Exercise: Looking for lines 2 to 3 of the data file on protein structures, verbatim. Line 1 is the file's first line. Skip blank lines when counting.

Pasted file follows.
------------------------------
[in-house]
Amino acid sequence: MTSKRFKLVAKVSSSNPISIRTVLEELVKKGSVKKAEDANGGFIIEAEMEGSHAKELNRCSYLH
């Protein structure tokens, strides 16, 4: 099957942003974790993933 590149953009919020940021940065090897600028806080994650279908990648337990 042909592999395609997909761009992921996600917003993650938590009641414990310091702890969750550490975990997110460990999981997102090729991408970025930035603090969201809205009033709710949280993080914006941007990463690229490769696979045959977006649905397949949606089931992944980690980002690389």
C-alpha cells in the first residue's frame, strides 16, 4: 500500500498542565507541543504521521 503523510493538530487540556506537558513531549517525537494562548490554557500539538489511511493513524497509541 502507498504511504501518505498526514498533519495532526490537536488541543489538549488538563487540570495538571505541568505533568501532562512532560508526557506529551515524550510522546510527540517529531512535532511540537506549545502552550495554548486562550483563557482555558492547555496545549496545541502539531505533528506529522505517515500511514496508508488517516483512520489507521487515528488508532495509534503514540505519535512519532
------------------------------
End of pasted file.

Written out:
Amino acid sequence: MTSKRFKLVAKVSSSNPISIRTVLEELVKKGSVKKAEDANGGFIIEAEMEGSHAKELNRCSYLH
């Protein structure tokens, strides 16, 4: 099957942003974790993933 590149953009919020940021940065090897600028806080994650279908990648337990 042909592999395609997909761009992921996600917003993650938590009641414990310091702890969750550490975990997110460990999981997102090729991408970025930035603090969201809205009033709710949280993080914006941007990463690229490769696979045959977006649905397949949606089931992944980690980002690389």